I just discovered some pretty surprising git behavior:
We had two release branches, lets call them v100 (current production) and v101 (next release candidate). A bug came up and I squashed it on v101.
Someone then brought up that we should squash that same bug on v100 and release a patch v100.1 to production. Fine.
To squash the bug, I used ‘git cherry-pick’ to grab the commit I made on v101 and apply it to v100. This worked as you would expect.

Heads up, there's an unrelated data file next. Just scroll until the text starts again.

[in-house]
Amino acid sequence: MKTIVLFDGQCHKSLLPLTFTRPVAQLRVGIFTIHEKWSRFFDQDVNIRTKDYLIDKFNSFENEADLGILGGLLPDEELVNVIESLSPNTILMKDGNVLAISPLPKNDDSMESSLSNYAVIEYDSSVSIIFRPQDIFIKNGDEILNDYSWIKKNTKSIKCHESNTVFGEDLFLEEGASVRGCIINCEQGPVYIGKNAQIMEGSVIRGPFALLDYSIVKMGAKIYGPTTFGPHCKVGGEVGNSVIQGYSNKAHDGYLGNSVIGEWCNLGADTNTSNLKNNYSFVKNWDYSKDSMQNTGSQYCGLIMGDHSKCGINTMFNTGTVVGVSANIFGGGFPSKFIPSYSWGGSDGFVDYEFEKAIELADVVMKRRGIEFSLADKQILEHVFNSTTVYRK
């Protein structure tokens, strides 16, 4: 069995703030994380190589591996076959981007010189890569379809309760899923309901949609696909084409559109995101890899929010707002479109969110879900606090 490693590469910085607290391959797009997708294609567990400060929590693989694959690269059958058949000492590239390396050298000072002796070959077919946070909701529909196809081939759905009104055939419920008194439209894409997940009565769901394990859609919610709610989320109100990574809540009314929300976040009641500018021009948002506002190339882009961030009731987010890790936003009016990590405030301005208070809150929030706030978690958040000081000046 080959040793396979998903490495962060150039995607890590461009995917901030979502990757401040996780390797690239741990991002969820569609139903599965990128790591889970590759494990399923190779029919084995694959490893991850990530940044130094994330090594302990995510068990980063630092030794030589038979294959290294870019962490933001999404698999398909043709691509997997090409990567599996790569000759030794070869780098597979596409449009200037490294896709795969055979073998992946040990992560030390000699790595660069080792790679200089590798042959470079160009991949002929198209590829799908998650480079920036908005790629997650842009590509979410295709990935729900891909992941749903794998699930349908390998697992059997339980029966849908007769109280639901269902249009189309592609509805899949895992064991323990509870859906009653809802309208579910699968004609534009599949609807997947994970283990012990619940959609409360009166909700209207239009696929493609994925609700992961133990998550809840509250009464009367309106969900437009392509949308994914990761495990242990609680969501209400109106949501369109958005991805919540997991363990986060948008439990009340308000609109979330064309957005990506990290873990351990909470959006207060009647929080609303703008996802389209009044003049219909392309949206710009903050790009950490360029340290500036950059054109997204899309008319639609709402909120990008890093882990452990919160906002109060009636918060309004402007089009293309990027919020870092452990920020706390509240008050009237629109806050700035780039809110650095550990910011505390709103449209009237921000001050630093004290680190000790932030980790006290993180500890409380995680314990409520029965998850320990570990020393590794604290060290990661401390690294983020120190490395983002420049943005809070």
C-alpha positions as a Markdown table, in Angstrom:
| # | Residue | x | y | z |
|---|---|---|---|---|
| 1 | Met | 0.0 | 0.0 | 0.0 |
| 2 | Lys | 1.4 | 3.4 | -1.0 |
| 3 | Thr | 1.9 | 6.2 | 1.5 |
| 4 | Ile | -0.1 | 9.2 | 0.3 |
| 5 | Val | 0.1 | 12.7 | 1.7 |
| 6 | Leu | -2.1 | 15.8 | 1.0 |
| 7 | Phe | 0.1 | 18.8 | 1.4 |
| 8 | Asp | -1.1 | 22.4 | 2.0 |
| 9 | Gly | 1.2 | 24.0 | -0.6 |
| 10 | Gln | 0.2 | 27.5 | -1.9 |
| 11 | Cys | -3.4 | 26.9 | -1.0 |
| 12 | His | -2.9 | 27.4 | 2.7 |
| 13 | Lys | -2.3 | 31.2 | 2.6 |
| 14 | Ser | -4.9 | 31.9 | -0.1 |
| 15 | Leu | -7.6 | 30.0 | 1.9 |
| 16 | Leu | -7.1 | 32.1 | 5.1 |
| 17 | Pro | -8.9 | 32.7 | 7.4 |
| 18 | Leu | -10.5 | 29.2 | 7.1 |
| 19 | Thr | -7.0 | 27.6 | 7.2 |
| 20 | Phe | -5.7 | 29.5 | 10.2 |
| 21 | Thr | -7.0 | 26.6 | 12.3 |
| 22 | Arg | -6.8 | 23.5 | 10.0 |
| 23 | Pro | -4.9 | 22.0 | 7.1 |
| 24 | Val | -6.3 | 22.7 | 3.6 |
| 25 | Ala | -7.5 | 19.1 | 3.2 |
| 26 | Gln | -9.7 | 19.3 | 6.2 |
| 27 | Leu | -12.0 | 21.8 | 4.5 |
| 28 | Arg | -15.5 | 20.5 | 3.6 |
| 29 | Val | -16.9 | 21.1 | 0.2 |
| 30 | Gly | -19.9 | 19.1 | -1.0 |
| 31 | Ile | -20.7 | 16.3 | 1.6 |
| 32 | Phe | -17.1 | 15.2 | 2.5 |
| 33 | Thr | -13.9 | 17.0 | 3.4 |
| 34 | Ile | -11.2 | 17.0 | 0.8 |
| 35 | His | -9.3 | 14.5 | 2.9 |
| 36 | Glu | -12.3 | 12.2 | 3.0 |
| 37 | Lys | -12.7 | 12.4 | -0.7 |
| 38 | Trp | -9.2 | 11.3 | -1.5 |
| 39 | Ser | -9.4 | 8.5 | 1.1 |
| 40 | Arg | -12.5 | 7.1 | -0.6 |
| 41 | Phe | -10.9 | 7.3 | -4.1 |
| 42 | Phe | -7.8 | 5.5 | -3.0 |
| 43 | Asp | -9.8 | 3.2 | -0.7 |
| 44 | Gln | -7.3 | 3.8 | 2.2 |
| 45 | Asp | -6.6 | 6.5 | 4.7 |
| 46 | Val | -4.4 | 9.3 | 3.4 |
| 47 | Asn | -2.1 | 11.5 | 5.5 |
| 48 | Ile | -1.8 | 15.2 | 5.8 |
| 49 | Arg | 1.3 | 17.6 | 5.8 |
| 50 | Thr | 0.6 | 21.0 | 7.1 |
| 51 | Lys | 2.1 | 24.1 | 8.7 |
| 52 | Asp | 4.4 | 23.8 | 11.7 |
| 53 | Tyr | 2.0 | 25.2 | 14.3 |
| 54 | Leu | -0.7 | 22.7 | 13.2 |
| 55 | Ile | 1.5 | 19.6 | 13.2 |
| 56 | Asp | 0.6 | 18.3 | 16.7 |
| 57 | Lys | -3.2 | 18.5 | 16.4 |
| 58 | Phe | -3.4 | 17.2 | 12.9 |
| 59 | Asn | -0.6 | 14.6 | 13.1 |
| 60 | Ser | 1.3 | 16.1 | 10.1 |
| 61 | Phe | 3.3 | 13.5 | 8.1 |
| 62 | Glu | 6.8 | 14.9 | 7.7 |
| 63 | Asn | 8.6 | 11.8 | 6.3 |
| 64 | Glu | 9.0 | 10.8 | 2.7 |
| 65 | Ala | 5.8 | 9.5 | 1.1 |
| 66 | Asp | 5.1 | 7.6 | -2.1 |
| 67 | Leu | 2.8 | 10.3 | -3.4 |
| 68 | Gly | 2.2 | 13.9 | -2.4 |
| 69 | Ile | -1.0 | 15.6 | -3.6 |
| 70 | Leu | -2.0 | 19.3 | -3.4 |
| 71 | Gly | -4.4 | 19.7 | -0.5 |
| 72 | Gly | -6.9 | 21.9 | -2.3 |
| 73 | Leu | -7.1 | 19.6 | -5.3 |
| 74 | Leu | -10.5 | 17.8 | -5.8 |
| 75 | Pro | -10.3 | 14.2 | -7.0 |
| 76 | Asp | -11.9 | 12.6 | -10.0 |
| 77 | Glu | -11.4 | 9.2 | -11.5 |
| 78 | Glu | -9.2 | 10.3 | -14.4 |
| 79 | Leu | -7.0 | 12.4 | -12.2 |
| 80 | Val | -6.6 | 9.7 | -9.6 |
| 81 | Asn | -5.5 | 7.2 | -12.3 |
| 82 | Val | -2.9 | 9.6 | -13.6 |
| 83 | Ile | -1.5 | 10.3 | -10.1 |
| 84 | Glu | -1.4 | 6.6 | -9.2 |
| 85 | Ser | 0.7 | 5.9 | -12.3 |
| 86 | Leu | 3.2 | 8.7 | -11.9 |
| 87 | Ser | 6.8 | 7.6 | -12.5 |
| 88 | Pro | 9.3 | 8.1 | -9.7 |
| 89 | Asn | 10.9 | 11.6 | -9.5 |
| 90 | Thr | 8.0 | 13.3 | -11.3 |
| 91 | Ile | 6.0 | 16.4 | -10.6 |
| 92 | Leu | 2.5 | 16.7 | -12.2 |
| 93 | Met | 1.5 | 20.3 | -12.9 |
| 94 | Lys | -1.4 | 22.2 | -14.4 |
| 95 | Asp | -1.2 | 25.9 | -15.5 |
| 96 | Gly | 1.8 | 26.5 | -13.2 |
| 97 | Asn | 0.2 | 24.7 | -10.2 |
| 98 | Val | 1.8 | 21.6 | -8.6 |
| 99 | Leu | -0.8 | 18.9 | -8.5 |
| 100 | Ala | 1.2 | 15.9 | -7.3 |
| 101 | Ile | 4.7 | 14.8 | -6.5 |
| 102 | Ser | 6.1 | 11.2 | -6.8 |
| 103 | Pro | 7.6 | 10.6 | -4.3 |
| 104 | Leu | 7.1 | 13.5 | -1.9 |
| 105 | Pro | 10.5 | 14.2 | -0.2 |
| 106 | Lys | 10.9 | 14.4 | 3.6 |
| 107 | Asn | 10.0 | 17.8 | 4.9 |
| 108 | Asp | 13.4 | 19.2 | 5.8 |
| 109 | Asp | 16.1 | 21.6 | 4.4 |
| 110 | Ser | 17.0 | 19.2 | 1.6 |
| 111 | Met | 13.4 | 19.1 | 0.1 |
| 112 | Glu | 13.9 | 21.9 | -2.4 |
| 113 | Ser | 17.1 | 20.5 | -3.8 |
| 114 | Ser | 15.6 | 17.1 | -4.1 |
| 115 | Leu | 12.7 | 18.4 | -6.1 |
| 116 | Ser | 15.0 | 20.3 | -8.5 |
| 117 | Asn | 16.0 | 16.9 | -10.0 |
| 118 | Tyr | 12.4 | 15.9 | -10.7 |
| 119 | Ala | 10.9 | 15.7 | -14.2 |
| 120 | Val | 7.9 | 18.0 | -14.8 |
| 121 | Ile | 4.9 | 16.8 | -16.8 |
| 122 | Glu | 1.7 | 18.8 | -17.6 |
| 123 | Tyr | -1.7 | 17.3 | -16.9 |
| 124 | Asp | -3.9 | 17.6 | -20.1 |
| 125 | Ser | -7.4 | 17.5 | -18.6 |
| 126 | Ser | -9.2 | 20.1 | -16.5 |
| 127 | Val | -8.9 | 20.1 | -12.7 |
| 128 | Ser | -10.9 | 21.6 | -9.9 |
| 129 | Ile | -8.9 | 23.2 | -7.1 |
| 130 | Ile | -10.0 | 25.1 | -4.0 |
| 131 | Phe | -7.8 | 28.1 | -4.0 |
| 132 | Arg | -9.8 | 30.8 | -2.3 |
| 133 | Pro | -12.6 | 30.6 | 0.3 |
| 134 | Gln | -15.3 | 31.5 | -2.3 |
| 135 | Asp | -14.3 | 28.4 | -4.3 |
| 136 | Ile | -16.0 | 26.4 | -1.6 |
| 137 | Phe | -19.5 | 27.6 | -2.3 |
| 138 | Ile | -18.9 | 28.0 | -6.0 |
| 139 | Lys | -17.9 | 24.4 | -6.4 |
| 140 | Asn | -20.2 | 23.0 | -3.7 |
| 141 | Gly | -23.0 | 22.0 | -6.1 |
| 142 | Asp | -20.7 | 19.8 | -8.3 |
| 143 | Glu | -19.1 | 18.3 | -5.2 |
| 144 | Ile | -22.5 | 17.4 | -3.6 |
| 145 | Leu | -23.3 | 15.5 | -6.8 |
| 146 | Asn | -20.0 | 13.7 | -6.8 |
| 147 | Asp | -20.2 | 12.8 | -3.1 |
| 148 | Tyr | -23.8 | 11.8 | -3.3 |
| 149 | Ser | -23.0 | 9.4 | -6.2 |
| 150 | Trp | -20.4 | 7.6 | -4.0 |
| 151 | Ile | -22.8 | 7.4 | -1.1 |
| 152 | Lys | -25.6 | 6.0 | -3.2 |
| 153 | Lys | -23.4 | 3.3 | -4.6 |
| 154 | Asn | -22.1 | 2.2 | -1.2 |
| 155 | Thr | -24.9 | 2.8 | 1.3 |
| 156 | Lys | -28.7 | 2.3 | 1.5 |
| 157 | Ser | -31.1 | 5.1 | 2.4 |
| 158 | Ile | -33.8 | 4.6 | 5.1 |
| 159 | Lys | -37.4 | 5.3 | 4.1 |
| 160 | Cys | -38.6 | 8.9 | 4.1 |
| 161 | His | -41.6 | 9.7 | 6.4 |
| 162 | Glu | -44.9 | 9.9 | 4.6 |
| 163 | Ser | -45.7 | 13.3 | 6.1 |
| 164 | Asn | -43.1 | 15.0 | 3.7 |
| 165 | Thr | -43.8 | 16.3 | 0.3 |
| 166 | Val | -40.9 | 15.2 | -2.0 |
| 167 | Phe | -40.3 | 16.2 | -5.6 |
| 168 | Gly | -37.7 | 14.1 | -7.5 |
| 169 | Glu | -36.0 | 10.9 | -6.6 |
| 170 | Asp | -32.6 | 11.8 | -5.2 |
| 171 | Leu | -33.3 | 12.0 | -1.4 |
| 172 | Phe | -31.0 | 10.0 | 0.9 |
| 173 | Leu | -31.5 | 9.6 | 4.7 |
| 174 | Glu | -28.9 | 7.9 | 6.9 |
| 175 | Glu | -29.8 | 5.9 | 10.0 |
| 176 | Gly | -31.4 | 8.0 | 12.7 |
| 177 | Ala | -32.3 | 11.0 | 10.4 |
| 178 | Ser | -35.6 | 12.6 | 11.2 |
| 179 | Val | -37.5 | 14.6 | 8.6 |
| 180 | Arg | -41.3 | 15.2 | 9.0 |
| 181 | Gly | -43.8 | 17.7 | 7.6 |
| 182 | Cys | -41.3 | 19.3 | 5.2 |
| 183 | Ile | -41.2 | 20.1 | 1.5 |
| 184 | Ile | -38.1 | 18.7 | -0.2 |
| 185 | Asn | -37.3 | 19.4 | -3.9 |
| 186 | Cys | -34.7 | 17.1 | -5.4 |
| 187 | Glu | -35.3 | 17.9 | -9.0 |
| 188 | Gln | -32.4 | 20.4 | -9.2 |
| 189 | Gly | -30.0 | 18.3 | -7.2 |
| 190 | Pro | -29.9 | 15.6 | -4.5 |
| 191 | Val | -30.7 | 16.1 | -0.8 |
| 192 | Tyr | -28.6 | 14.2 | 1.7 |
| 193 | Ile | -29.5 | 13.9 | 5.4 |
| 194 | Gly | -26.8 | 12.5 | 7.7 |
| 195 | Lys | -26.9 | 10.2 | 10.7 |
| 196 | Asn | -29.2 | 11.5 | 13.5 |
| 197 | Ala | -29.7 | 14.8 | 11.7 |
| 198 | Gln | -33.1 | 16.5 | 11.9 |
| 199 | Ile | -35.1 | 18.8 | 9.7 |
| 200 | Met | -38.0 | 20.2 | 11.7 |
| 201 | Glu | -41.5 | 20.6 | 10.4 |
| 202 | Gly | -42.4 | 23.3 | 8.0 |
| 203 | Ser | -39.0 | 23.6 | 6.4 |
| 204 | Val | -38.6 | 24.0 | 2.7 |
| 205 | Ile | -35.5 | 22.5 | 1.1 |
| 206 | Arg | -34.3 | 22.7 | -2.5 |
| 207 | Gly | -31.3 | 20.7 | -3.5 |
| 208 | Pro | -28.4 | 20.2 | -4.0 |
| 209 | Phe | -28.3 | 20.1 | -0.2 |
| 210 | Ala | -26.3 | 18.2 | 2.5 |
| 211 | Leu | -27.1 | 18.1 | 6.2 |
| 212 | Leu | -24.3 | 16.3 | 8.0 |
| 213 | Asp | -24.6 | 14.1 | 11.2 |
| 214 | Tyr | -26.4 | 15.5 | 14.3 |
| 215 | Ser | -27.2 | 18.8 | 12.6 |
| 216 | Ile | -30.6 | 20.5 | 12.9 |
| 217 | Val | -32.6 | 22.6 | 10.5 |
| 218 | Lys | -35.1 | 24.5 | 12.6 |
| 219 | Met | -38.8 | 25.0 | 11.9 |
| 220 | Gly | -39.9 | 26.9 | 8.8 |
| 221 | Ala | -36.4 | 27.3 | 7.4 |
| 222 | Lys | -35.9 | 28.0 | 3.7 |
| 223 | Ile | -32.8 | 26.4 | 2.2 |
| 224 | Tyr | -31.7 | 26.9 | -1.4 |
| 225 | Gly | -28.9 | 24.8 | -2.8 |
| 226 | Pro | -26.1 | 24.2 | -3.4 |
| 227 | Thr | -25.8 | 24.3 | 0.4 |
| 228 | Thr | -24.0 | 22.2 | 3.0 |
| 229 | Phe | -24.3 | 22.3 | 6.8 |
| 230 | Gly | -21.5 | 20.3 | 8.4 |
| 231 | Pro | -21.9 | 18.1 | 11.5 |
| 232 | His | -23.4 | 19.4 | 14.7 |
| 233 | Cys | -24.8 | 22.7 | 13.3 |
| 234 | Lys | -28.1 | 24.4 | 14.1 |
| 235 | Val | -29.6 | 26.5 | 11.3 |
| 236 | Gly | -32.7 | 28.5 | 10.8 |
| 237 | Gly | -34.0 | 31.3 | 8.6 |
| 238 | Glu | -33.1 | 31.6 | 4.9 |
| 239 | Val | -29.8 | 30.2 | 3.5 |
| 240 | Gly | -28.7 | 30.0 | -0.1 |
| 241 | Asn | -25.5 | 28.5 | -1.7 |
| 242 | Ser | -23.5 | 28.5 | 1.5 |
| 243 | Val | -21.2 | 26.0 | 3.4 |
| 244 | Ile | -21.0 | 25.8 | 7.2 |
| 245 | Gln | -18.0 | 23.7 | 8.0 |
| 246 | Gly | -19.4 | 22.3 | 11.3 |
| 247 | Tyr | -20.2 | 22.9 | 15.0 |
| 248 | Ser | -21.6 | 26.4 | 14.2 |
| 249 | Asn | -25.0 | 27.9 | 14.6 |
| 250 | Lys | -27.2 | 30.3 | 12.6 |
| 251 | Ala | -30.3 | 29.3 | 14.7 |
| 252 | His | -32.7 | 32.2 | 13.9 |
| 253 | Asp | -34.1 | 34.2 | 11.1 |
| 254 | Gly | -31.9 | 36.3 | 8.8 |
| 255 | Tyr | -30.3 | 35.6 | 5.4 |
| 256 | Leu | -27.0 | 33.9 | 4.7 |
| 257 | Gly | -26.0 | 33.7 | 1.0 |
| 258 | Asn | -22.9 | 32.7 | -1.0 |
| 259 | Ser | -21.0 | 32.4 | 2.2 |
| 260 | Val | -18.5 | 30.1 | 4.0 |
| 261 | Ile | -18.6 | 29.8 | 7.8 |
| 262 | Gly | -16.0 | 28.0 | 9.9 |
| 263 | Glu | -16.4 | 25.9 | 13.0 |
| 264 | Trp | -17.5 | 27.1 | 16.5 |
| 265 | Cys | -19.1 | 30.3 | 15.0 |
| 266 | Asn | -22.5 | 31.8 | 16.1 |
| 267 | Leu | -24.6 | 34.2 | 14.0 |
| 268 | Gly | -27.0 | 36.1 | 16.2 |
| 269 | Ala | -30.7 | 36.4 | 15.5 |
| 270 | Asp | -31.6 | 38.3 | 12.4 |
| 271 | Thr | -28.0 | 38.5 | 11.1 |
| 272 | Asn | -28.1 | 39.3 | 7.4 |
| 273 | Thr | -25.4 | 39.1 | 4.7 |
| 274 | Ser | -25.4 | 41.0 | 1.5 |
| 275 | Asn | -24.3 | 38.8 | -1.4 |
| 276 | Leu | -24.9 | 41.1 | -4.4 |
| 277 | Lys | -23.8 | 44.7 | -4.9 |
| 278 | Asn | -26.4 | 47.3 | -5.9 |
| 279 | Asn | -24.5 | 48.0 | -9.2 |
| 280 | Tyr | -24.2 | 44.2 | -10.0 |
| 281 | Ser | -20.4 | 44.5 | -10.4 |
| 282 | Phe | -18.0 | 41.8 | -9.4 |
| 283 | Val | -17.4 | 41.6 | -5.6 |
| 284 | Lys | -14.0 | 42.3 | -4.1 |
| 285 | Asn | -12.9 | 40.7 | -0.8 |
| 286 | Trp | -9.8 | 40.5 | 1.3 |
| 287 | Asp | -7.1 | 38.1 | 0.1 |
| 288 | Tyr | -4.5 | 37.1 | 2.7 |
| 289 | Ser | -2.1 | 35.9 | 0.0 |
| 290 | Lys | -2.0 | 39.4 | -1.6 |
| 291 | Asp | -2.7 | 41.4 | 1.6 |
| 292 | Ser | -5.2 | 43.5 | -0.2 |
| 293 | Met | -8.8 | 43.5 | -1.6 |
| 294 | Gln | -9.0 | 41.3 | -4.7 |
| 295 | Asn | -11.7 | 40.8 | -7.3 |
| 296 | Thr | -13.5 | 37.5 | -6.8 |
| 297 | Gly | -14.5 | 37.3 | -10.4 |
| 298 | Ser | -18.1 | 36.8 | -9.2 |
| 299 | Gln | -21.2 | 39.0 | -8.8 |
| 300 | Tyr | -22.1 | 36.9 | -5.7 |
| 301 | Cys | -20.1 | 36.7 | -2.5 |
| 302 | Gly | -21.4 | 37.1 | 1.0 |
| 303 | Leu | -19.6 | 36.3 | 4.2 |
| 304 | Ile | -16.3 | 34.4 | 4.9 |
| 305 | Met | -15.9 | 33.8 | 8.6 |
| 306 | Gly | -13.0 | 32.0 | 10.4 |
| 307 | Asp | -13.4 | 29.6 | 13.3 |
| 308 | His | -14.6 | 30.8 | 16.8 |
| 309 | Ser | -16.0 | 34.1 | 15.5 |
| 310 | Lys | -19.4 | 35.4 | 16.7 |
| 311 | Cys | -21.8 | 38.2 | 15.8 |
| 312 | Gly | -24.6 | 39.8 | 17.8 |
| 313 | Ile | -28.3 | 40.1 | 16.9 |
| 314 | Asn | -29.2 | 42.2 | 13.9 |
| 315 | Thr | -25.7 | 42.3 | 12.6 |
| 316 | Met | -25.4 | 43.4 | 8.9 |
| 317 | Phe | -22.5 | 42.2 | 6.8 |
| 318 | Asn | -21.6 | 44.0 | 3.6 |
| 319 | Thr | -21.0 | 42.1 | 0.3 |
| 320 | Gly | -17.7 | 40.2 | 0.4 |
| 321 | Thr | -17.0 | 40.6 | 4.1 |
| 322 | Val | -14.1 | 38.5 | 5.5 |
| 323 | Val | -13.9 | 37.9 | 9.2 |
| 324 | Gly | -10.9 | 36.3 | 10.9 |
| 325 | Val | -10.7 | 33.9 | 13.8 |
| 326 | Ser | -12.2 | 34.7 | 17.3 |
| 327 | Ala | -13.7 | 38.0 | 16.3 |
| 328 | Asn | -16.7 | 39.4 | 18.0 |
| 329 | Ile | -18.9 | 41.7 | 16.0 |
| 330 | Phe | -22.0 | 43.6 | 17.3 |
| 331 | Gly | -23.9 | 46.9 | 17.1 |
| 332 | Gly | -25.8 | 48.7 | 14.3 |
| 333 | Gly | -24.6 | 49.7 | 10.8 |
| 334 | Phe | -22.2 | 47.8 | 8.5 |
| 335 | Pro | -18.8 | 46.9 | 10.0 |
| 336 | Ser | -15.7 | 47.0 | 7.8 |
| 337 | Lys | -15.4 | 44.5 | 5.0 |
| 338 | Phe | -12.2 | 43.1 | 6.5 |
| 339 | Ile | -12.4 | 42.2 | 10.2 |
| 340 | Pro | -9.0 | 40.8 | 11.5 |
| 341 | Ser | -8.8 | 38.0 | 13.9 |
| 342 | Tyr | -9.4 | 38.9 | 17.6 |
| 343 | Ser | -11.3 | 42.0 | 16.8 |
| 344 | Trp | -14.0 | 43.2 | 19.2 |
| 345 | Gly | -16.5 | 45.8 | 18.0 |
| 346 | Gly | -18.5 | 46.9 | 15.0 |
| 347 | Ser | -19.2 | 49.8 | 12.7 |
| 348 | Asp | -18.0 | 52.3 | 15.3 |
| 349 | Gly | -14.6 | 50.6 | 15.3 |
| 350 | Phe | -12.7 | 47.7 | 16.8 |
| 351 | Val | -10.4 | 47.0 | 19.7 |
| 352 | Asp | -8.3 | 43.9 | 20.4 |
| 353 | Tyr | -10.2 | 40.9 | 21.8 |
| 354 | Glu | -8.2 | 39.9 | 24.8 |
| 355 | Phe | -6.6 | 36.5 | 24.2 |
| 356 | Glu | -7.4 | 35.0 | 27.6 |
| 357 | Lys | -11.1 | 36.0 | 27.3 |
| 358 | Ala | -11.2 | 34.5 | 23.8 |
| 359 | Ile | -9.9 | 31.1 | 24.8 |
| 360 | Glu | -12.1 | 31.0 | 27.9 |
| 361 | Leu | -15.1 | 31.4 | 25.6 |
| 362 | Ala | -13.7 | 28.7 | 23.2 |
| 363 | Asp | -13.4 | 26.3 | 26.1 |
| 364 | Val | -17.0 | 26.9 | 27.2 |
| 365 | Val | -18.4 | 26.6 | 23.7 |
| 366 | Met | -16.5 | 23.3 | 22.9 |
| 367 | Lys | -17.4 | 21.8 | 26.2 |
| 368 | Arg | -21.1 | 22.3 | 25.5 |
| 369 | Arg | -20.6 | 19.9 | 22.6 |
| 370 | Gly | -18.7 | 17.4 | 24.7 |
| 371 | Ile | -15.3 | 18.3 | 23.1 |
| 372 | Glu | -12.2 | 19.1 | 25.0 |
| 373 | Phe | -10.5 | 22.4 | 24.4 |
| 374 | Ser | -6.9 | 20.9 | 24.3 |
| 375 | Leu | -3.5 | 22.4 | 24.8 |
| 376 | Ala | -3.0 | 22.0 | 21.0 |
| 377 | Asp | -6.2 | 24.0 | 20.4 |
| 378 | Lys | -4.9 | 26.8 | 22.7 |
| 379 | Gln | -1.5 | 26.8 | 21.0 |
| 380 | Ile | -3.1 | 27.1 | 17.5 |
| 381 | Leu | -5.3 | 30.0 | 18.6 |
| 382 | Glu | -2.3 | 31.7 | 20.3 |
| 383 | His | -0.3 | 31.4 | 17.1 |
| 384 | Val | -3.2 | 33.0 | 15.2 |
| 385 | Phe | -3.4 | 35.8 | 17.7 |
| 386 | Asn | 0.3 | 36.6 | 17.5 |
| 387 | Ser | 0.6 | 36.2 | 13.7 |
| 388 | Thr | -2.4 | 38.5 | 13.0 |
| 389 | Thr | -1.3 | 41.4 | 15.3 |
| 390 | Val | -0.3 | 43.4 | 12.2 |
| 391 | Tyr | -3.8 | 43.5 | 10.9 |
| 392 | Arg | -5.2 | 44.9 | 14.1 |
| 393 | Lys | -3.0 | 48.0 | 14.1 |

Here’s the bad part: When I next attempted to push v100 to remote, I was prompted to merge changes. When I then pulled v100 from origin, I was presented with an entire set of commits from v101 performed after v100 had already been “frozen”!!!
I believe the reason these additional commits (from v101) were pulled into v100 has to do with the way that git uses the SHA not only to identify a commit, but to find all the preceding commits. Here’s a more in-depth discussion:
Be careful picking cherries out there!